In 2012 three cases of electrocution or electric shock drowning (more on that below) occurred over the Independence Day holiday.  Tragically, they resulted in the deaths of four children, siblings Brayden and Alexandra Anderson 8 and 13 respectively, Noah Winstead, 10, and Nathan Lynam 11, and one adult, 26-year-old Jennifer Lankford.  All of the events occurred on lakes, one in Tennessee and the two in Missouri.  More recently, on April 20, 2017 three more cases occurred, in which 15-year old Carmen Johnson, 34-year-old Shelly Darling and 41-year-old Elizabeth Whipple were all killed while swimming in Alabama’s Lake Tuscaloosa.  In June of this year five more people were killed at a water park in Turkey, again by electrocution or electric shock drowning.

The most reliable way of preventing electric shock drowning is to avoid swimming around docks with shore power.

Each year electrocution, in most cases more accurately referred to as electric shock drowning or ESD, more on that in a moment, events such as these occur and each year a hue and cry goes out within the marine industry to educate boat owners, marina managers, marine electricians and swimmers about the dangers associated with swimming around boats that are plugged into shore power, or other shore power devices such as electric boat lifts.  Sadly, for these people, most of whom are children, and their families, it’s too late; however, it’s not too late for you to learn about these potentially disastrous scenarios and how to avoid them.

ELCI’s

You would be hard pressed to find an adult who is unfamiliar with the ubiquitous Ground Fault Interrupter or GFI receptacle.  Found in household kitchens, bathrooms, patios and garages among other locations, and recommend by the American Boat and Yacht Council for use in heads, galleys, engineering spaces and on the weather decks of boats, they have no doubt saved countless lives since their introduction in the late 1960s.  Requirements for GFI’s have been part of the National Electric Code for over 50 years, with the first mandate being inspired by electrocutions caused by underwater lighting used in swimming pools.

In a properly functioning marine electrical system, the same amount of AC current flows in the hot and neutral wires.

However, if electricity “leaks” from this intended path in these two wires to ground, this condition is called a ground fault. A good example of this is an insulation failure in the wiring of an appliance.

In addition, a faulty ground can occur when the grounding path is broken through a loose connection or broken wire. For instance, a shore power cord ground wire may fail due to constant motion and stress.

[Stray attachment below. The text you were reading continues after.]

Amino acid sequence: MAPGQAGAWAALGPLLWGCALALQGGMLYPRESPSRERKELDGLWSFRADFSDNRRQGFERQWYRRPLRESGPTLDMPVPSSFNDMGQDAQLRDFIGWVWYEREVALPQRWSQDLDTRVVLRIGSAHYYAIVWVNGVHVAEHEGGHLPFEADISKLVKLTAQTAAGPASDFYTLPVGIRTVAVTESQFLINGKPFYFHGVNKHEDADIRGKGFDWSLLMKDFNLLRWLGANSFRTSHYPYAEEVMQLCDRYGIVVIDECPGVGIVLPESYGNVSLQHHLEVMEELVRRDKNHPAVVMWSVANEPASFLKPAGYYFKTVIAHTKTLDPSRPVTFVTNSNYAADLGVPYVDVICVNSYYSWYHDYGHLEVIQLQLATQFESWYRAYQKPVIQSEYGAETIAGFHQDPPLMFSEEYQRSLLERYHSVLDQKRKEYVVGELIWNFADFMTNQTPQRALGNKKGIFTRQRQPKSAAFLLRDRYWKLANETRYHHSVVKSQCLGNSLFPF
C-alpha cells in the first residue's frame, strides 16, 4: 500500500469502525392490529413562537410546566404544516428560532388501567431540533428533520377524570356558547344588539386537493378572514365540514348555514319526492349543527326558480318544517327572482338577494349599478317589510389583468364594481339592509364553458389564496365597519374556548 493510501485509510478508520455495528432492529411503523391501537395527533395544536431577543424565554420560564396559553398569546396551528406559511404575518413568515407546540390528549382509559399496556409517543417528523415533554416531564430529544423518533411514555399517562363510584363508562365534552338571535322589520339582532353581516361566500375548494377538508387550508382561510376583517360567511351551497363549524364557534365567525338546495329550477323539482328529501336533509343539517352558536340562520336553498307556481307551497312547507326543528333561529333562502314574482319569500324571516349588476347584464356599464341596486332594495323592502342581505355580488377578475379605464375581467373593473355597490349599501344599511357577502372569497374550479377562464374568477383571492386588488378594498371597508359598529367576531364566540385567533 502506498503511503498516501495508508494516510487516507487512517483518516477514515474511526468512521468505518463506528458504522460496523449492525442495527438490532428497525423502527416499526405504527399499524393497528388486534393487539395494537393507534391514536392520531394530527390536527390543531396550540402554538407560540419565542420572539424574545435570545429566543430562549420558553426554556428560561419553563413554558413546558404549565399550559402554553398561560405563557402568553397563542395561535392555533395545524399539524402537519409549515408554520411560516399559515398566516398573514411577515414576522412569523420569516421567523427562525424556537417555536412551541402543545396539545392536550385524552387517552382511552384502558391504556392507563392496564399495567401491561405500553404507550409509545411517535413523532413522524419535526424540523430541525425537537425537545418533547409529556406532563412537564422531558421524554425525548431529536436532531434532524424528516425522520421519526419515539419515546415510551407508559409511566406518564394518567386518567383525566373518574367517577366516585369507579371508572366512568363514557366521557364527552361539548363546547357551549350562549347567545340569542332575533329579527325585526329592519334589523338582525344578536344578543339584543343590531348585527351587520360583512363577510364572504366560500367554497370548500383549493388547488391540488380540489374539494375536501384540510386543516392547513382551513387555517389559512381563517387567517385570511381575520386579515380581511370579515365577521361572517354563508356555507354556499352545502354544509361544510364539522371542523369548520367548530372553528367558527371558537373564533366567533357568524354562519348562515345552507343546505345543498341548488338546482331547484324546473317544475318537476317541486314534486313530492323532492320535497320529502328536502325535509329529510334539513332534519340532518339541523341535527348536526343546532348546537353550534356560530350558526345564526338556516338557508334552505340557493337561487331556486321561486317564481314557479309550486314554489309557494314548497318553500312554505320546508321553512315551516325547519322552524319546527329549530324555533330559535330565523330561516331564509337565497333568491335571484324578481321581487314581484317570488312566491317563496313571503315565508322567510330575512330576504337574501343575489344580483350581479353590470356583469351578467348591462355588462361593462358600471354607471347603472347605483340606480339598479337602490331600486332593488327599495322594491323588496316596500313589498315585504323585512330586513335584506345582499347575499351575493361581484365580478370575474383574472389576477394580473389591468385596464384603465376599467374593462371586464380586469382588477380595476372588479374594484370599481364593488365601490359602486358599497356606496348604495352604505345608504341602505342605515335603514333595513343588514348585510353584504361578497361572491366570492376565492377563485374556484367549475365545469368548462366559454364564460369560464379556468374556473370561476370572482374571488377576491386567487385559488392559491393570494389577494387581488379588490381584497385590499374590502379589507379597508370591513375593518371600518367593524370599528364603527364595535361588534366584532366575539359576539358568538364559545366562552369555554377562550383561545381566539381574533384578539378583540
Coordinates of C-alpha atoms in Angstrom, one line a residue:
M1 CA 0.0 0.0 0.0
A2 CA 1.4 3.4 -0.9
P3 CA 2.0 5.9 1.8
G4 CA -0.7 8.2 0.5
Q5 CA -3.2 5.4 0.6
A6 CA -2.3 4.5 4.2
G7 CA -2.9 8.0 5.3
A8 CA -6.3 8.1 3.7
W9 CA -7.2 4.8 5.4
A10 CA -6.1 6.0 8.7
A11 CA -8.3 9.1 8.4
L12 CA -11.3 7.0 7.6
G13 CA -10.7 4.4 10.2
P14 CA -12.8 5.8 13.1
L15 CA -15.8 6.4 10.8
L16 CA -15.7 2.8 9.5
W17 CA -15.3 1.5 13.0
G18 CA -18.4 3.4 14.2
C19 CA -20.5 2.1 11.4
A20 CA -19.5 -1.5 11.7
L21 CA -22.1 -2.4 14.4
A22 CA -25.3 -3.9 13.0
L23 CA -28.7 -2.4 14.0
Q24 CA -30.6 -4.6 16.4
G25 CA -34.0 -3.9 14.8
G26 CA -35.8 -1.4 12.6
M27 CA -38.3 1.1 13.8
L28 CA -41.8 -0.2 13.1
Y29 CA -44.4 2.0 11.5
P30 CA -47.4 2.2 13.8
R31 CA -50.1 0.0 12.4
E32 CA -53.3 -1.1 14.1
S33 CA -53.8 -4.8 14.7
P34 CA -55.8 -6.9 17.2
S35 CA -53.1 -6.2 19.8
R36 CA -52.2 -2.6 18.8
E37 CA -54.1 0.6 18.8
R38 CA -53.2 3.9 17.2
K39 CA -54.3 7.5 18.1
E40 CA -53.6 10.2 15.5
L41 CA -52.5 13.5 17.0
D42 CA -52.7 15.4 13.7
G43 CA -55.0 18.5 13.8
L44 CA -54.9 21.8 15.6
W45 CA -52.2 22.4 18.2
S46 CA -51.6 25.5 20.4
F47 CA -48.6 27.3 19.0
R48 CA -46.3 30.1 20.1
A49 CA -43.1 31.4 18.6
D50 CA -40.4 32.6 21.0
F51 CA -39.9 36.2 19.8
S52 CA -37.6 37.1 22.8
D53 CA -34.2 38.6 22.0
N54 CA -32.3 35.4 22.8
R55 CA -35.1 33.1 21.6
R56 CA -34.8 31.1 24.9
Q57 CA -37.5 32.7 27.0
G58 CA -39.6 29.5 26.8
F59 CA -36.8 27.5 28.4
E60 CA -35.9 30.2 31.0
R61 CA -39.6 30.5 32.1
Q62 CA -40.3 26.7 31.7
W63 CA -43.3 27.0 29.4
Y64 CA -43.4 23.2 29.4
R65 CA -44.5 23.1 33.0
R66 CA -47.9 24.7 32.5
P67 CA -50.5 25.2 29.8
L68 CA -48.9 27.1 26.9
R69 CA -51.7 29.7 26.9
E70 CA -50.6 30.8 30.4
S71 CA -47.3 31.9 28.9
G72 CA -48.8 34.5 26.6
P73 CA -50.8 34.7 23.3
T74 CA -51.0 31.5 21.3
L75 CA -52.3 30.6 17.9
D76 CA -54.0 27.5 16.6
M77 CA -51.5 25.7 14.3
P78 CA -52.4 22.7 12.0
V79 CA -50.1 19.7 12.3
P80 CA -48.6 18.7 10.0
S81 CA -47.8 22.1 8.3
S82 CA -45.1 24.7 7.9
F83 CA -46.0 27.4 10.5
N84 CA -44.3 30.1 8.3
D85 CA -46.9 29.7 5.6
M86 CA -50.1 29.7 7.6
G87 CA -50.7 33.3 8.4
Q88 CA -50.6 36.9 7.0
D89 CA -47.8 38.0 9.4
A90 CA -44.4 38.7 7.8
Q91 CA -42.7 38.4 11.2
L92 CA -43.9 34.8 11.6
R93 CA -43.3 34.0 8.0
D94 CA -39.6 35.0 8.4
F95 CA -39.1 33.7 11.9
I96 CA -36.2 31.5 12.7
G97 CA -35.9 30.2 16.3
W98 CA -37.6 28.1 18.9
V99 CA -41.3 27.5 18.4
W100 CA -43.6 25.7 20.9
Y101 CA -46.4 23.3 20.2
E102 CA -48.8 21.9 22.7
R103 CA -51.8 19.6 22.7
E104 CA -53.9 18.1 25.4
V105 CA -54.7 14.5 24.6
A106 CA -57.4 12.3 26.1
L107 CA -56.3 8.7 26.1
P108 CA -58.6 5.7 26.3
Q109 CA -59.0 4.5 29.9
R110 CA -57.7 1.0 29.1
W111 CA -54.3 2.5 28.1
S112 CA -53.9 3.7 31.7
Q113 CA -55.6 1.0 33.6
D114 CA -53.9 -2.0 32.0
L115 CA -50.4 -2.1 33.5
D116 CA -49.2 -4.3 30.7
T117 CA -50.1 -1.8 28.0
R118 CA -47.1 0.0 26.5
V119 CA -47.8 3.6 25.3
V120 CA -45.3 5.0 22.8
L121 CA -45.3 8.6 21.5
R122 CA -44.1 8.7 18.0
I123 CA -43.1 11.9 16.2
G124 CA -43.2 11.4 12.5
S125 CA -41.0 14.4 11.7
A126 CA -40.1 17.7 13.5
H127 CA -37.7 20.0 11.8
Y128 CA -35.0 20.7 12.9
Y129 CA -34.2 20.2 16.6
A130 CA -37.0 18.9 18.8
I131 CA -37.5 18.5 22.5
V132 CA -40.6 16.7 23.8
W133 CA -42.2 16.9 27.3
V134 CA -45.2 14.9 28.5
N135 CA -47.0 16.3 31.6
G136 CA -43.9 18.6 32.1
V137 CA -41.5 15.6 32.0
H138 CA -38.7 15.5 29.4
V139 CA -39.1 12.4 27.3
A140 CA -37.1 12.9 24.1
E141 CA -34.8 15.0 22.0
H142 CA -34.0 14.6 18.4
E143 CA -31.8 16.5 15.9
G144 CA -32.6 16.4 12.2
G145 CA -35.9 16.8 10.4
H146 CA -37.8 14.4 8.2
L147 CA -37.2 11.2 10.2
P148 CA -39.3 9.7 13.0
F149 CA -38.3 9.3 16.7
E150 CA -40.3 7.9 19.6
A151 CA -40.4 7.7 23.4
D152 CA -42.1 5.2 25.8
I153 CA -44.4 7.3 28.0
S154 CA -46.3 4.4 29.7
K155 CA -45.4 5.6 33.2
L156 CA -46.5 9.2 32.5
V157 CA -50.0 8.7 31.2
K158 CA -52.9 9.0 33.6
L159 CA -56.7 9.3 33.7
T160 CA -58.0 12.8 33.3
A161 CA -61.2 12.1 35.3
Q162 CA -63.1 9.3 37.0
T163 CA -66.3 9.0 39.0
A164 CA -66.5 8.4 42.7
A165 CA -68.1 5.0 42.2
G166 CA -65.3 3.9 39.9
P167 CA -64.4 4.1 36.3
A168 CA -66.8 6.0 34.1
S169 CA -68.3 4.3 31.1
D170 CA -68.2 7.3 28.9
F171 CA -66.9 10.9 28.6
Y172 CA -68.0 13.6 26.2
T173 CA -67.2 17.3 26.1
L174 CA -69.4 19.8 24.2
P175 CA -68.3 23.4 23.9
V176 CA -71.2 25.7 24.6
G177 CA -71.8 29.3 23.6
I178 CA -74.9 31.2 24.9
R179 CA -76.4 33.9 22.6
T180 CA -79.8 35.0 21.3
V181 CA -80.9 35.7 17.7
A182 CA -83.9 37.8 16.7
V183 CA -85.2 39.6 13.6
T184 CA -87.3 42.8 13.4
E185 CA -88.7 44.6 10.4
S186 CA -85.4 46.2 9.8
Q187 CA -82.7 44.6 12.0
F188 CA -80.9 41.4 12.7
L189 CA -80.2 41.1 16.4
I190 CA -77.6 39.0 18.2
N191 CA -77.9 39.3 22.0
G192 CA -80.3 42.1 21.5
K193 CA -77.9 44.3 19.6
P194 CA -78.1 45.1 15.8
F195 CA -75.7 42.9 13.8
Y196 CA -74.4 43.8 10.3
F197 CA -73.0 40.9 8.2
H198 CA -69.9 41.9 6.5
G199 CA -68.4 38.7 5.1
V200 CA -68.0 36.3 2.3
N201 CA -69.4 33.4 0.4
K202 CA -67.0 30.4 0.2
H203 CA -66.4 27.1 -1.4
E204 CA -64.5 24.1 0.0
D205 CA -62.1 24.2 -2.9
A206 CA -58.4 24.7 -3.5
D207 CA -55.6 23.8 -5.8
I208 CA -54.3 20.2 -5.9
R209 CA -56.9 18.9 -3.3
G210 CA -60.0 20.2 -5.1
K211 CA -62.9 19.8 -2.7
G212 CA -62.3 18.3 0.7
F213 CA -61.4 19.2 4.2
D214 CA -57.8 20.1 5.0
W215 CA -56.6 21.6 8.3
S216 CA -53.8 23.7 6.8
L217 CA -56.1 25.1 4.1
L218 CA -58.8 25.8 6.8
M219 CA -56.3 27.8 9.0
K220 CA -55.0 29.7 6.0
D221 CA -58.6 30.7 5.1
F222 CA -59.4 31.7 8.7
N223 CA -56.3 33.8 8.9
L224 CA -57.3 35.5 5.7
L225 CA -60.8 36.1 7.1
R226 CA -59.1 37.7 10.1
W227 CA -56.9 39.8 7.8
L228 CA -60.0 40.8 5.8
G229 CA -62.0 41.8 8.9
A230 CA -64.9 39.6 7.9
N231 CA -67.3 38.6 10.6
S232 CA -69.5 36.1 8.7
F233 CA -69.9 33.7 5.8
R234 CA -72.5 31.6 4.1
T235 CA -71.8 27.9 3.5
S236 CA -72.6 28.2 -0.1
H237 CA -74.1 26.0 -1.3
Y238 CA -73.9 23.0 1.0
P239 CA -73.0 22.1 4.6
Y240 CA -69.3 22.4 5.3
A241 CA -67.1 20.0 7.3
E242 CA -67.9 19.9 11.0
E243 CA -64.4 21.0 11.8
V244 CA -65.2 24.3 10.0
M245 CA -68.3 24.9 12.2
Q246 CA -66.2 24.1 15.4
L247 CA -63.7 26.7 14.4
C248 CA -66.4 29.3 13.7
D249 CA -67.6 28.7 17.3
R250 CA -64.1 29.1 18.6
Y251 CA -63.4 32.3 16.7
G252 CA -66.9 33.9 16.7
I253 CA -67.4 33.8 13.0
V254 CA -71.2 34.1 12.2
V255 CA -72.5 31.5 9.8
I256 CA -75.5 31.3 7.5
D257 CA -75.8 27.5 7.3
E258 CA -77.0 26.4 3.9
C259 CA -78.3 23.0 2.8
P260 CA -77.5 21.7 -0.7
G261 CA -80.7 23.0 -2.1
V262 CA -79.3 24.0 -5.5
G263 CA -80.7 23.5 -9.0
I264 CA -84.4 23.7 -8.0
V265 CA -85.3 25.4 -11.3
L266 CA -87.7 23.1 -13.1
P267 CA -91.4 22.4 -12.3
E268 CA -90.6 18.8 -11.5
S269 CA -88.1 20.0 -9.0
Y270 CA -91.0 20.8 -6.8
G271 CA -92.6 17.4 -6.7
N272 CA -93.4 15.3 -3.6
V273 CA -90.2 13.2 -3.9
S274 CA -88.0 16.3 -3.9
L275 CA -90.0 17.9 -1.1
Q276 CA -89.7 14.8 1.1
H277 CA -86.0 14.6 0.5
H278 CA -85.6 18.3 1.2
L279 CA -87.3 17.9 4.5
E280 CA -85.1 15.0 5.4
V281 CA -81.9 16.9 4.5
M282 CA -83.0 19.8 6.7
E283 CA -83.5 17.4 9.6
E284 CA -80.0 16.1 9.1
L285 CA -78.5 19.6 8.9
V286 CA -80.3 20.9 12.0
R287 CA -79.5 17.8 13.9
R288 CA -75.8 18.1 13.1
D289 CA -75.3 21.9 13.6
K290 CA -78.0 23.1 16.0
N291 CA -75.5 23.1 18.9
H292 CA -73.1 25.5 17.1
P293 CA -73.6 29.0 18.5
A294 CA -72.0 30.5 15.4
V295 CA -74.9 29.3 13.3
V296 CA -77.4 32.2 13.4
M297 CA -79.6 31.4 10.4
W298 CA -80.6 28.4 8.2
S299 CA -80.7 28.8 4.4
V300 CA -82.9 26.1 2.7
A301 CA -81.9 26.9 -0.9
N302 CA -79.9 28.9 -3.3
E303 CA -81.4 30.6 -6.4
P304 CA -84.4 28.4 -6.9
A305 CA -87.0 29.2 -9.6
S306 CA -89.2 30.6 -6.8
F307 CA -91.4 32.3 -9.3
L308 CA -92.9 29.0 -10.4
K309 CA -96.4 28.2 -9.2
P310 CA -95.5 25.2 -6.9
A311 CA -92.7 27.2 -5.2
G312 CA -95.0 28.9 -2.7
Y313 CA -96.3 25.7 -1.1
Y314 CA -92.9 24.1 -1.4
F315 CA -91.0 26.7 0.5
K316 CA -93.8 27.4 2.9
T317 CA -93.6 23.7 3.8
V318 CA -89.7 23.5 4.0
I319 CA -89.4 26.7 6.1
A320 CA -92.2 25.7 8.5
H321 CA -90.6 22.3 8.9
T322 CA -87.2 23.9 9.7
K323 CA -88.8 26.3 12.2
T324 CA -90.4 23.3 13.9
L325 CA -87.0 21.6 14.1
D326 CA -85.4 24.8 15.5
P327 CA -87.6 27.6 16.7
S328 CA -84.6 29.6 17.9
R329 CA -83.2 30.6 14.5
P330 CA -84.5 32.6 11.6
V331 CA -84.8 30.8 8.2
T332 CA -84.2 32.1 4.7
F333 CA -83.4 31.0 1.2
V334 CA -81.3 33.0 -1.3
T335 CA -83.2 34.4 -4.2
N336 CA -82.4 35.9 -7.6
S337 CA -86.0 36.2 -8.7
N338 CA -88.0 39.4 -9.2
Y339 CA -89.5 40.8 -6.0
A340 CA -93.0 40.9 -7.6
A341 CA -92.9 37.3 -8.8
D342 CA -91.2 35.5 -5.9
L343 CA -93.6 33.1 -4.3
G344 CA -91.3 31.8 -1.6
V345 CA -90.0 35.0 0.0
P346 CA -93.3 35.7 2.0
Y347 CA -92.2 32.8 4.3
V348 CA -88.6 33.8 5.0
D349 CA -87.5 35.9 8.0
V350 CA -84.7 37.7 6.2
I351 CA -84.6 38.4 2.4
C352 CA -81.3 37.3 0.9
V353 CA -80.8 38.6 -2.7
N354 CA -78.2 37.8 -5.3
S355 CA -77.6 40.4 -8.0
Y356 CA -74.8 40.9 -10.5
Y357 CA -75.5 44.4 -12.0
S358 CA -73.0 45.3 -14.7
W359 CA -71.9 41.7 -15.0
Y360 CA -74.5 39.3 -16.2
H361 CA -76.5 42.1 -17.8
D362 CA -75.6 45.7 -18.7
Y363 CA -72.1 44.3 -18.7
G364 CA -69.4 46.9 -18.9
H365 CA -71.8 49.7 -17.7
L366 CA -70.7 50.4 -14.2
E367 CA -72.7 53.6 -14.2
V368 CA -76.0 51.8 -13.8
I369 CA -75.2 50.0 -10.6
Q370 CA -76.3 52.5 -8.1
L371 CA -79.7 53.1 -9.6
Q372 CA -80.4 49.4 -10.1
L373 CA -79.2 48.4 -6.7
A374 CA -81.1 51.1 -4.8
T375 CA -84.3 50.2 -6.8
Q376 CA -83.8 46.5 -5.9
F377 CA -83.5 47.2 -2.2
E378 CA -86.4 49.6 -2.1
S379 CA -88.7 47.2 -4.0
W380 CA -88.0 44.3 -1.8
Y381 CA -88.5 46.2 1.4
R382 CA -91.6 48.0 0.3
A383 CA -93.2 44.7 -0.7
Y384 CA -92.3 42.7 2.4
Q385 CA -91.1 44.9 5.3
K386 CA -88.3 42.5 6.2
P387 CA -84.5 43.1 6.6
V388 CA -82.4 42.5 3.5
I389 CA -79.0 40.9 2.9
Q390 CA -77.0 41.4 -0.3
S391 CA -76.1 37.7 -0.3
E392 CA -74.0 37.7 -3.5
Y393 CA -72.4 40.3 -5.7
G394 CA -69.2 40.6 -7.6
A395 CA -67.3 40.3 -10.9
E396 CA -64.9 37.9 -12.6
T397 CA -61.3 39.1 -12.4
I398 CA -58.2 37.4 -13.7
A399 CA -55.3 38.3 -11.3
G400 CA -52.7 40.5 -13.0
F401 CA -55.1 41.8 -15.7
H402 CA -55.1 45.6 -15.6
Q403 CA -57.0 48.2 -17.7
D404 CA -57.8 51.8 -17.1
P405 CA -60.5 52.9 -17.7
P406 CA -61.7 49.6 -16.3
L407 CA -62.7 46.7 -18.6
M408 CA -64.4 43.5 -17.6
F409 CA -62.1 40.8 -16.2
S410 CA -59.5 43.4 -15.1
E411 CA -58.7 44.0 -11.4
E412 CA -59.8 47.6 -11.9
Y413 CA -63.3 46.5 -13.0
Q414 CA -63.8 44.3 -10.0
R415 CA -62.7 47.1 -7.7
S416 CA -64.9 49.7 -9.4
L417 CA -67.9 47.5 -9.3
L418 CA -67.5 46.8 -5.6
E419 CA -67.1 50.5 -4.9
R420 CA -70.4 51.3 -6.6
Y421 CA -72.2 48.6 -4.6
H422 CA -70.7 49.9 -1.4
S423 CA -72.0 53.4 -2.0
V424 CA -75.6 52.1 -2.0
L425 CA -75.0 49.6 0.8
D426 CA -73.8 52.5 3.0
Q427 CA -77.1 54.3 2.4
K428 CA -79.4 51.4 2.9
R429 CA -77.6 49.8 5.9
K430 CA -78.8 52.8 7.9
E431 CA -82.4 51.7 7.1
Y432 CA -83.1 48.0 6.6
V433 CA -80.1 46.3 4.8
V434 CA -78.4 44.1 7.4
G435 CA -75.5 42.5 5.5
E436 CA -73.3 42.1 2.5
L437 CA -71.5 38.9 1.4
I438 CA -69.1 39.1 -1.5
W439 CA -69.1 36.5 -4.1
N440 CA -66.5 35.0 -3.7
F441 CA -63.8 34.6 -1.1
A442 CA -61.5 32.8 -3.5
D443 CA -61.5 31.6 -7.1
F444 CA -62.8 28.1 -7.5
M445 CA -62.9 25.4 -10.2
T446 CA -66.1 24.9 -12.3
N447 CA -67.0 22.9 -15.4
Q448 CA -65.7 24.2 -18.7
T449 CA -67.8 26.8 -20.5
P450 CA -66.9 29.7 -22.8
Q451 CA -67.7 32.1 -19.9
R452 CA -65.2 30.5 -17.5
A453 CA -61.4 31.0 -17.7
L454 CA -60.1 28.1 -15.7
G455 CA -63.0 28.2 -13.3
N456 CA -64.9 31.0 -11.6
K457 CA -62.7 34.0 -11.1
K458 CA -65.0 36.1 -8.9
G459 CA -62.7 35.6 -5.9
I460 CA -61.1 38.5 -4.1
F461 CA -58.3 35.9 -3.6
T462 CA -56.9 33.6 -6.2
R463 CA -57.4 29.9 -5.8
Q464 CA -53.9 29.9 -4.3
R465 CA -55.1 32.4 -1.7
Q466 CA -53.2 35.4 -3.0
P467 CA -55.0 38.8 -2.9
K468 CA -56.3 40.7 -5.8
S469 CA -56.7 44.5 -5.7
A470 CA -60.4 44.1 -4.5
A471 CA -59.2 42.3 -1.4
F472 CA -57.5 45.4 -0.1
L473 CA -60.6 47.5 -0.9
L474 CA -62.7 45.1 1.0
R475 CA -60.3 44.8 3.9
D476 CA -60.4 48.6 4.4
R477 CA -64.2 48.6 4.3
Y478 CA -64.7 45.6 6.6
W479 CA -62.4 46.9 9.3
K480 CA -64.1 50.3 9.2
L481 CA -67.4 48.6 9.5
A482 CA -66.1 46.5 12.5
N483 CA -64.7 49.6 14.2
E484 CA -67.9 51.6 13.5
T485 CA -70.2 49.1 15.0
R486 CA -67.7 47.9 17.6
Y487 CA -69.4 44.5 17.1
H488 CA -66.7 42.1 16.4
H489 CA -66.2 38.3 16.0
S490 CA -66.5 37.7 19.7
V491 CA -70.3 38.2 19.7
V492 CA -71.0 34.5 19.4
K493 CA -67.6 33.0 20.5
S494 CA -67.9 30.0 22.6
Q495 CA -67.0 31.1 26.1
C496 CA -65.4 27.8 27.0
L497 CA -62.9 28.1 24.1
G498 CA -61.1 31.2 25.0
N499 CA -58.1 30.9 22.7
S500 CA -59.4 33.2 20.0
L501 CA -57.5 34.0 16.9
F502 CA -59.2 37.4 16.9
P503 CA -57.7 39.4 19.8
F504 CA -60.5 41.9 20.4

Wiring diagrams and associated captions courtesy Blue Sea Systems.

While GFI’s have been covered in a previous column, there is yet another shore power safety device, one that was only introduced to the marine market within the last decade, that’s also worthy of attention.  Referred to as an Equipment Leakage Circuit Interrupter or ELCI (sometimes referred to as RCD’s or Residual Current Devices), it offers yet another level of protection from shore power faults, fire and electrocution or ESD.  Much like a common GFI receptacle (these have a comparatively low trip threshold of 5 milliamps, and as such are considered to be appropriate for protecting people, they represent local protection), ELCI’s remain in a state of equilibrium, allowing energy to flow, as long as the current on the hot and neutral wires, the two current carrying conductors found in most AC electrical circuits, remains the same.  As soon as current finds an alternative path back to its source (contrary to popular belief, electricity does not seek ground, it seeks to return to its origin, in this example likely the transformer at the head of the dock), through a green safety ground wire, the water or a human, the imbalance trips the ELCI’s circuit breaker and the power is turned off nearly instantly, often within 30-70 milliseconds.

Like GFI’s, ELCI’s (sometimes referred to as RCDs) must include a test feature, the blue button with embossed T.

While technically deemed “equipment protection”, because of their 30 milliamps trip threshold, the goal of ELCI’s is to interrupt current flow quickly enough to prevent electrocution, electric shock drowning or fire, and for the most part they do so very effectively, saving, much like GFIs, countless lives every year.

The adoption of the ABYC ELCI Standard was, much like the GFI, inspired by a number of electric shock drownings or ESD’s.  Different than a conventional electrocution, an ESD can, with comparatively little current flow, paralyze a swimmer’s voluntary muscle reflexes, causing him or her to drown, which only serves to mask the underlying electrically-related cause of death.  For more on ESD and how it occurs and differes from conventional electrocution, see this Marine Systems Excellence article.

“Electrocution” is a broad term, and the range of current has many differing effects.  Those that may be non-life threatening ashore, such as muscles freezing, can lead to drowning while swimming.